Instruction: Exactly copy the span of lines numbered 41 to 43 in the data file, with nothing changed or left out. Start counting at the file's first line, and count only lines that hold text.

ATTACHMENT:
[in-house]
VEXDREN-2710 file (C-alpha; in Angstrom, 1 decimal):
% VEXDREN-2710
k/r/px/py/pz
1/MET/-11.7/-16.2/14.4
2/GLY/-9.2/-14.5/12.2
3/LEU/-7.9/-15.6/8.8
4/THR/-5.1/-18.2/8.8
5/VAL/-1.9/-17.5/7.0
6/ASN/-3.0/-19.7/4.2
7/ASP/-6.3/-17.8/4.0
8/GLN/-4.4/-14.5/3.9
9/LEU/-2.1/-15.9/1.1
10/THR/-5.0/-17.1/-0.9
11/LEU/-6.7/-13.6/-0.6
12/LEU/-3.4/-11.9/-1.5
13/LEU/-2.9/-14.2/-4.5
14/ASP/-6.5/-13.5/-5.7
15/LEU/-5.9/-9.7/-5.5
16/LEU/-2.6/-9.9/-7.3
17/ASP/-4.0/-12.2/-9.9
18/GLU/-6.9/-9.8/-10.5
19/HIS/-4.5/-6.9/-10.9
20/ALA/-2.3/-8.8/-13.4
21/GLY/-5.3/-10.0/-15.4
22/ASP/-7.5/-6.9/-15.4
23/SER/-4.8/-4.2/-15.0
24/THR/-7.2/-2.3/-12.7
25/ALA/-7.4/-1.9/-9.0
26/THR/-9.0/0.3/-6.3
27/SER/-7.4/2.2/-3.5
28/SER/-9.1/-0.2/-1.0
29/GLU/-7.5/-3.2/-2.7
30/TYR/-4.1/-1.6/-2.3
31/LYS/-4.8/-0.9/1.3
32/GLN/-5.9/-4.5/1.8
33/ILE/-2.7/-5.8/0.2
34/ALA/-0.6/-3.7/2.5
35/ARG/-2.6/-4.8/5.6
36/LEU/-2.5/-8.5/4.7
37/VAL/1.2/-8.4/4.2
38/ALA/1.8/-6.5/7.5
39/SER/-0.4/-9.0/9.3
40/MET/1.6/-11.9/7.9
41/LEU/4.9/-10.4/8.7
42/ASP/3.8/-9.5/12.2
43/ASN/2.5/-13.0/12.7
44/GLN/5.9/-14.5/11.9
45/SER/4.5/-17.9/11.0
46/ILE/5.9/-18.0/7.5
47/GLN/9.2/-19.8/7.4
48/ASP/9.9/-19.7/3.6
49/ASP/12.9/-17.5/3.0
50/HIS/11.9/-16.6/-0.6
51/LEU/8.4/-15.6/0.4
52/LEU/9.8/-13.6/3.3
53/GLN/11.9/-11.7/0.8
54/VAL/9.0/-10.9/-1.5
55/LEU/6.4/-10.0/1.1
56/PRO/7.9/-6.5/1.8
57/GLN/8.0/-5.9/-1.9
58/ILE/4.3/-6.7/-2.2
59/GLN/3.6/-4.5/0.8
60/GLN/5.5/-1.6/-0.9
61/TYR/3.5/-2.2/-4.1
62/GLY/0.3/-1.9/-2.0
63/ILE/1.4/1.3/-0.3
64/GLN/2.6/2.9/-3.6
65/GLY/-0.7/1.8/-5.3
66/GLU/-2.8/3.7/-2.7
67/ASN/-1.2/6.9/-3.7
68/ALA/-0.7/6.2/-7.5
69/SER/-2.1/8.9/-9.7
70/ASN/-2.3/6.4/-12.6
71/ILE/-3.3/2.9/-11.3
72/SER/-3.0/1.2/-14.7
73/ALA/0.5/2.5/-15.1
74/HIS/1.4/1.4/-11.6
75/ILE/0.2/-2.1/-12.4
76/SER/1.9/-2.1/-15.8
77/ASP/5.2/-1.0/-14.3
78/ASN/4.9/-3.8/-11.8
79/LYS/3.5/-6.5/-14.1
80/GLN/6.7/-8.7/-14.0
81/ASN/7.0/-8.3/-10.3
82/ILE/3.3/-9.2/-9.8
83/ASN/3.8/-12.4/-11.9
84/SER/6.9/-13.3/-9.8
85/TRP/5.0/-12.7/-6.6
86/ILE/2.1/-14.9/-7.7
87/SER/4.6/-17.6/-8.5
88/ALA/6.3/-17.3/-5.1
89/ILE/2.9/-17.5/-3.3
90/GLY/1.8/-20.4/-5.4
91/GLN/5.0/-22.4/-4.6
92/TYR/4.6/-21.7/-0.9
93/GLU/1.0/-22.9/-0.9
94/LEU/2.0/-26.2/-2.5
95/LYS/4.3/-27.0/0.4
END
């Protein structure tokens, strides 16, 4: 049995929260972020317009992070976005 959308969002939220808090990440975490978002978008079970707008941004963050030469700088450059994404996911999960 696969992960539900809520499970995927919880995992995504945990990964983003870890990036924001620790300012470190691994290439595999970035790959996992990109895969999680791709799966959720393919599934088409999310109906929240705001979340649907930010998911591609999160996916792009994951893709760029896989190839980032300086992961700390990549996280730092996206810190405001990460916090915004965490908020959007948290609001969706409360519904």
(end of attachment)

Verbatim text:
37/VAL/1.2/-8.4/4.2
38/ALA/1.8/-6.5/7.5
39/SER/-0.4/-9.0/9.3